At political level, the Turkish Council of Ministers dismissed the elected mayors of 25 Kurdish municipalities, replacing them with central government “trustees.” A ministerial decree adopted during the state of emergency reportedly led to the arrest of 69 municipal co-chairs of the pro-Kurdish Democratic Regions Party (DBP), the jailing of 22 mayors on charges of terrorism  and the dismissal of 58 mayors by the end of December 2016.

The central government also shut down some 160 media outlets by the end of 2016. Moreover, Turkish and Kurdish academics, journalists, writers and activists demonstrating support for imprisoned politicians and concern about the situation were also arrested. Diyarbakır’s co-mayor feared that she would be the next to be arrested and, in that context, chose not to hold a press conference or deliver a statement before the UN Conference plenary. However, the mayor did explain that the Turkish Ministry of Interior tried to prevent her attending the international events, first by removing two Kurdish members (her the co-mayor of Van) from the Turkish Union of Municipalities delegation three days before their travel to the UCLG Congress and Habitat III. Nevertheless, Ms. Kışanak traveled in her capacity as chair of the Union of Southeastern Anatolia Region Municipalities and member of the UCLG Executive Bureau. By the time the travel ban travel was announced, she was already in Bogotá.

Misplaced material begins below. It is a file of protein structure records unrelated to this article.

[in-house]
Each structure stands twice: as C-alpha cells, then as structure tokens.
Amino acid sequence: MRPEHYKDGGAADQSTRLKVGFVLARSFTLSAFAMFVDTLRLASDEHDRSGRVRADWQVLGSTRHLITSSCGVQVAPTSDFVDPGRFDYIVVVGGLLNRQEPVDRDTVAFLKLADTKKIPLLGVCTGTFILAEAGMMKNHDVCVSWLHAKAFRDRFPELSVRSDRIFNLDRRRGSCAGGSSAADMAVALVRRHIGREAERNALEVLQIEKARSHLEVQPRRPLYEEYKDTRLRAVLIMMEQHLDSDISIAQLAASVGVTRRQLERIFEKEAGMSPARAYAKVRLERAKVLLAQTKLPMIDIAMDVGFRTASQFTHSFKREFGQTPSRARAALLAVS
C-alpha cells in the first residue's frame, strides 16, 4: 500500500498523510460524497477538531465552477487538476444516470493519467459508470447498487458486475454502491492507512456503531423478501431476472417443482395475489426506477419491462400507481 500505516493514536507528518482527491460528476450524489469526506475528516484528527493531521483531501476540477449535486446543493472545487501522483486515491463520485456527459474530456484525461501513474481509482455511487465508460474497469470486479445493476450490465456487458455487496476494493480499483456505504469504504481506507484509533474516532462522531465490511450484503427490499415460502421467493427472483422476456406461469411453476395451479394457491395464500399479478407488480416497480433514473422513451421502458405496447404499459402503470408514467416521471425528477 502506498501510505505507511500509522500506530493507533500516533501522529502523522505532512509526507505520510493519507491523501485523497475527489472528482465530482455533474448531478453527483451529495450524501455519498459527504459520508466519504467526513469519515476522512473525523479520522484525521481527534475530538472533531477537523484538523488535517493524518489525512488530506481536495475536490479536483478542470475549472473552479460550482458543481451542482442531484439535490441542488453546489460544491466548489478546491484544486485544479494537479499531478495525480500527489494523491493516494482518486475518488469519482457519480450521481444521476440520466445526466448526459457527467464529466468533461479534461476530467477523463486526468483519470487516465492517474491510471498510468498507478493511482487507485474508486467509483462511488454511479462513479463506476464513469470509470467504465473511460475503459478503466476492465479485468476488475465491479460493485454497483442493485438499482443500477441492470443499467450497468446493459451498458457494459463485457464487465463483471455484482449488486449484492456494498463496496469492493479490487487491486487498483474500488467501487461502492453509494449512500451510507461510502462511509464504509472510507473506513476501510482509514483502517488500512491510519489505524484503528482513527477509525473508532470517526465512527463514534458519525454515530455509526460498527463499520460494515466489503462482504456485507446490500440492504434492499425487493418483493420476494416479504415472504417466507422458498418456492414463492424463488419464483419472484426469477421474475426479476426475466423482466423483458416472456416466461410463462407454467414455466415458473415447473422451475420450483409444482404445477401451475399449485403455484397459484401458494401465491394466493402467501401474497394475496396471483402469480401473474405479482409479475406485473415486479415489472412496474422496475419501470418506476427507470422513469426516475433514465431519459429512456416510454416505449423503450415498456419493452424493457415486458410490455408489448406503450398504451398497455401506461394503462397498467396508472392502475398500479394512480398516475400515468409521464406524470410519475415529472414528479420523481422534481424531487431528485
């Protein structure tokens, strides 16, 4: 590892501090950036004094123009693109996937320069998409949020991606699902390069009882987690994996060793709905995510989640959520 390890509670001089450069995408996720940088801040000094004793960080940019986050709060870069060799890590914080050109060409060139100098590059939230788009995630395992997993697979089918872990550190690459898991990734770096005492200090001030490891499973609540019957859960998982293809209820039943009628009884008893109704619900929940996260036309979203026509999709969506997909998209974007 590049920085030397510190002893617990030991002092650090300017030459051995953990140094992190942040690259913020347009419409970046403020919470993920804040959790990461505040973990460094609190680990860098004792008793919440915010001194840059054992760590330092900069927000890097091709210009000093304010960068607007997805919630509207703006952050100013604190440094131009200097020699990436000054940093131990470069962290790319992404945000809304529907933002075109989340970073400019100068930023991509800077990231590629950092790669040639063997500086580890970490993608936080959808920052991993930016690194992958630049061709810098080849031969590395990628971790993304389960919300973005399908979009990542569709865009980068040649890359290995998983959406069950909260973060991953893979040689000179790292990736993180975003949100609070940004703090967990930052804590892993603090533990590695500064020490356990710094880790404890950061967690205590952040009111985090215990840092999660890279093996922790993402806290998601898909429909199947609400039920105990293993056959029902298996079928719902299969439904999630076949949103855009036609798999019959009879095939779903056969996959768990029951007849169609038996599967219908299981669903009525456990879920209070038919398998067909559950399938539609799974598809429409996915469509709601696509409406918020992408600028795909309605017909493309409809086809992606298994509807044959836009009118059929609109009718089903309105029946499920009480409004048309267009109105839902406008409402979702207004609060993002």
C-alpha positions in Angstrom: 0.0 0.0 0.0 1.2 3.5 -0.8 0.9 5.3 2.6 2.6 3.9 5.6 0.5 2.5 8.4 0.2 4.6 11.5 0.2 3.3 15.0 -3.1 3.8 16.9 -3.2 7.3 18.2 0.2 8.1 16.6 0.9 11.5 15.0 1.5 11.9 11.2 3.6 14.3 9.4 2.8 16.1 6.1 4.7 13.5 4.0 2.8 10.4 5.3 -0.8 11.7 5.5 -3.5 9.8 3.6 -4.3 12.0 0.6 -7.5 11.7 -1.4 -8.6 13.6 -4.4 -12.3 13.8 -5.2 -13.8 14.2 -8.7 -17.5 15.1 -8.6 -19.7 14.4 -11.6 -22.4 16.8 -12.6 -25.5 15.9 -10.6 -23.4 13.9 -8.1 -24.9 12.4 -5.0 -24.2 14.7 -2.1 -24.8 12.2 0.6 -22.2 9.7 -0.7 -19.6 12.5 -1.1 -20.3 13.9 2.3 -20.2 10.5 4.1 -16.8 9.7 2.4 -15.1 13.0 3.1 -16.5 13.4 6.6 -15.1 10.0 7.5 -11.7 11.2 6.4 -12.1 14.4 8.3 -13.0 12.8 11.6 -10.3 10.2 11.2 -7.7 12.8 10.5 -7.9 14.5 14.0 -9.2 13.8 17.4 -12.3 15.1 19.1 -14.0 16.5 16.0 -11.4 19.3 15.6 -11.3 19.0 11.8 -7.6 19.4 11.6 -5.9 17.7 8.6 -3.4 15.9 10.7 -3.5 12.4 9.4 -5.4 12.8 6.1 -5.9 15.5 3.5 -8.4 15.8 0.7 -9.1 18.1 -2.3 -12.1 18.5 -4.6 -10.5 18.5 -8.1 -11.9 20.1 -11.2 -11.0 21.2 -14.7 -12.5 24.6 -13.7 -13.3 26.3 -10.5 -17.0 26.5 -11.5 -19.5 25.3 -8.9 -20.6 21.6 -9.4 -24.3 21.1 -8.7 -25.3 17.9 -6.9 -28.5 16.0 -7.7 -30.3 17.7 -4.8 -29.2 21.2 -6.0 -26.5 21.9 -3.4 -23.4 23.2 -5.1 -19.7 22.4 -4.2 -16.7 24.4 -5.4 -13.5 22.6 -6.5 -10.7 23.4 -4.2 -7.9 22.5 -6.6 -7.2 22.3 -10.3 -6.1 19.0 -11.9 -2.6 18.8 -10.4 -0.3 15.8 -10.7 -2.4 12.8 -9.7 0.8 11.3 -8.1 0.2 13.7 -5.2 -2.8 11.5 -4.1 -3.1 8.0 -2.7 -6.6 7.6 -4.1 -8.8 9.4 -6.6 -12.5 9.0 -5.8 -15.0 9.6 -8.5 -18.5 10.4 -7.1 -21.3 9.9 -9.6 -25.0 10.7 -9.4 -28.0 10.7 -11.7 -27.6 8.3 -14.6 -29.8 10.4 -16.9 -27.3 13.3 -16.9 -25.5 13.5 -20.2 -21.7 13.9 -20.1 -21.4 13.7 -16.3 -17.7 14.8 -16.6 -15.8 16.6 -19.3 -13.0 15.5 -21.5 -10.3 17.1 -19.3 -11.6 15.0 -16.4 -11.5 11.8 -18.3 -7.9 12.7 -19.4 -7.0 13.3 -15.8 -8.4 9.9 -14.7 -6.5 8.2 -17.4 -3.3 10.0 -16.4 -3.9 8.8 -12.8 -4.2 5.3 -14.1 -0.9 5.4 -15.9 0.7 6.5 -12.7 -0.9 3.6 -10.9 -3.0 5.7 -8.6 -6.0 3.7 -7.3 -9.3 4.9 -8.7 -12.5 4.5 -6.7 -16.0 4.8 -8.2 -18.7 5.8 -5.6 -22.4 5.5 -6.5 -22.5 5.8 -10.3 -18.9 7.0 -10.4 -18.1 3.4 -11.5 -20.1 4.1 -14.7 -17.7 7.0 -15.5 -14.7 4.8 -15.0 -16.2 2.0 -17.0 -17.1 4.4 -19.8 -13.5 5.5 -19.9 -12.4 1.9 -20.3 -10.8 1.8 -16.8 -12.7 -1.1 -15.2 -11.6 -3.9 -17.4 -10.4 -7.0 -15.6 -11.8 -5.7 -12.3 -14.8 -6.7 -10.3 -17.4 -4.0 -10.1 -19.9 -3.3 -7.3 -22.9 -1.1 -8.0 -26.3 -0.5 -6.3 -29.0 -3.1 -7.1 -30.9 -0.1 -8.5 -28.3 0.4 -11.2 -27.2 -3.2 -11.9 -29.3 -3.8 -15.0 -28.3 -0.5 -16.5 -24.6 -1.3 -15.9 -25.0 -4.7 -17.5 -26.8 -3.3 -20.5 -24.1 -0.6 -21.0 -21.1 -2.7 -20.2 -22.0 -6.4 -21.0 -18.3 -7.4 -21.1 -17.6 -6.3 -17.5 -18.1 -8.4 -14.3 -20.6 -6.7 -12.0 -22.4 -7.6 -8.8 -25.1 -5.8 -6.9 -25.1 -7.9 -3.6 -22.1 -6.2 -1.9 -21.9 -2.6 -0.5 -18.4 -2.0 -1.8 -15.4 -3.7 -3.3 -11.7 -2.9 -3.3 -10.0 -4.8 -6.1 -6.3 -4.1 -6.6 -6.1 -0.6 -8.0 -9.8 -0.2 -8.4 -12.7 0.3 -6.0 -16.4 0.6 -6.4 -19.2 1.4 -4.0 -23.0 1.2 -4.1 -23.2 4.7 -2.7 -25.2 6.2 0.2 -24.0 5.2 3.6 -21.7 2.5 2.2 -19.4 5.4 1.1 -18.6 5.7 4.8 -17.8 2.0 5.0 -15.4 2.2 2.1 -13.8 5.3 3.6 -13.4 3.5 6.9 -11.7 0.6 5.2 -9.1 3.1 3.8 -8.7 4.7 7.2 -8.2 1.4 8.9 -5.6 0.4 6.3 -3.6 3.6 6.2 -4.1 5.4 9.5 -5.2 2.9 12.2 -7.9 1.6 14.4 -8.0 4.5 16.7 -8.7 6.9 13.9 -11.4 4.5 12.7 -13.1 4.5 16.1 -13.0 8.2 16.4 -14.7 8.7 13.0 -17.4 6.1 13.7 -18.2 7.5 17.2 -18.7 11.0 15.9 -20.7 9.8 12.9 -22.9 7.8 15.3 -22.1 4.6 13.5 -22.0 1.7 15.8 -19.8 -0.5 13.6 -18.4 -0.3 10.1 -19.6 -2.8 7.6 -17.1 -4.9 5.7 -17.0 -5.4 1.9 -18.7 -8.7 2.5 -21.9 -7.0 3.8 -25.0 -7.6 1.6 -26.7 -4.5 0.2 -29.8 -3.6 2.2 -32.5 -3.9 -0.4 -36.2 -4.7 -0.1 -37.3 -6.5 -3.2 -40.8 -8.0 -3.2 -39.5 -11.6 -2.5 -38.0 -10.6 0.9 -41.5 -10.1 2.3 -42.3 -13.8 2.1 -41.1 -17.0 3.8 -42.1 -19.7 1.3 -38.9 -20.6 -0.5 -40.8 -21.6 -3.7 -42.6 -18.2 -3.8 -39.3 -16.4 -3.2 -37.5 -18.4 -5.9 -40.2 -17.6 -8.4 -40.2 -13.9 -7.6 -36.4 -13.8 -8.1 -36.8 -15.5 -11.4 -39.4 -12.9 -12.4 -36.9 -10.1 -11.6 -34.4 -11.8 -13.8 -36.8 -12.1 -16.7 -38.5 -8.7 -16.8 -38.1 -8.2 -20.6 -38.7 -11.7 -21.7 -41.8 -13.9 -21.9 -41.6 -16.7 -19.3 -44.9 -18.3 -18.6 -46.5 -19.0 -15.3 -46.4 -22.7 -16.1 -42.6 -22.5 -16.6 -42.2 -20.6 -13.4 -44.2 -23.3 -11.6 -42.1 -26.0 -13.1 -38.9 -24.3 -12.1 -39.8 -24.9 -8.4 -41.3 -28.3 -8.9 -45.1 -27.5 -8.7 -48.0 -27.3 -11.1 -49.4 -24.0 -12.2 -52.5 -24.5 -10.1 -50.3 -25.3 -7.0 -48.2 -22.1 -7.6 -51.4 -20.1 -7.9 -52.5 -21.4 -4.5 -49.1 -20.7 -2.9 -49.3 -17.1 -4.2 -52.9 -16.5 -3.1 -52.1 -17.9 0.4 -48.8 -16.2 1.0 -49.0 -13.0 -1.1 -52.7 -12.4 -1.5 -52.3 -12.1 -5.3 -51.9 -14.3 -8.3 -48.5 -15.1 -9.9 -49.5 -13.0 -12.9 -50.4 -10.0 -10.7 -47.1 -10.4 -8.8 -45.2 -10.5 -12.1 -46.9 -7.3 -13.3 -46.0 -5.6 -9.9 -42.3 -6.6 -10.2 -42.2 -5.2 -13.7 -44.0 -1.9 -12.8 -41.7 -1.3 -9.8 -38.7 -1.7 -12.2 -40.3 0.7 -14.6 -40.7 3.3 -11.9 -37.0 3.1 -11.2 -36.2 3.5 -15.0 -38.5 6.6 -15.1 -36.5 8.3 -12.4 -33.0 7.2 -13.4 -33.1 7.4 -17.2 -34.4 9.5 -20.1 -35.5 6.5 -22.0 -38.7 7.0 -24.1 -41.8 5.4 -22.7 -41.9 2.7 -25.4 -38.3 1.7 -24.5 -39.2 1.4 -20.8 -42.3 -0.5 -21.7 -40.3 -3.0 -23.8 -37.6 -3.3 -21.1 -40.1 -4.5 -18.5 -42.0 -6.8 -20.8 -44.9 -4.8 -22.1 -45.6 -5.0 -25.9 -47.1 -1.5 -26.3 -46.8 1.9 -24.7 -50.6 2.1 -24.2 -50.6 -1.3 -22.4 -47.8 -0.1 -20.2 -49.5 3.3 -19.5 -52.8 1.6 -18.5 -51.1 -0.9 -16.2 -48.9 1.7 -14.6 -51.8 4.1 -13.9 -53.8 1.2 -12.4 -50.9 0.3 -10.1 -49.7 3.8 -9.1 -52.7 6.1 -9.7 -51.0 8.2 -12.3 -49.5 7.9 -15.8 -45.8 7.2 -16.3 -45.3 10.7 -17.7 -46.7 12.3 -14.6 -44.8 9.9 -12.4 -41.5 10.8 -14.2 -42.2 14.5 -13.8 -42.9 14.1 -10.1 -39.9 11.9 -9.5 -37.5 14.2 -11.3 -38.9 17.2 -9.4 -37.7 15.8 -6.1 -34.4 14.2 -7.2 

When Ms. Kışanak returned to Turkey on 20 October, and she and the other co-mayor, Mr. Firat Anlı were arrested 25 October on charges of terrorism. In November, the Turkish prosecutor sought 230-year jail sentence for Mrs. Kışanak.

The arrests sparked a wave of condemnation from democratic local governments. Among the cities expressing solidarity were the mayors of Barcelona (Spain), Rennes (France) and 30 cities in Sweden, as well as UCLG’s Committee on Social Inclusion, Participatory Democracy and Human Rights. Turkey’s Minister of the Interior Süleiman Soylu labelled several European ambassadors in Turkey as “supporters of terrorism,” after they expressed solidarity with the jailed Kurdish mayors.

In support of the Diyarbakır residents and co-mayors, and all the detained and prosecuted mayors, public servants and political and civil entities that struggle for peace, democracy and human rights, HIC issued a statement calling for the restoration and respect of human rights and democracy in Turkey. HIC-HLRN continues to explore the possibility to undertake a fact-finding mission with experts and to develop the long-term loss-assessment project in Diyarbakır and the affected region.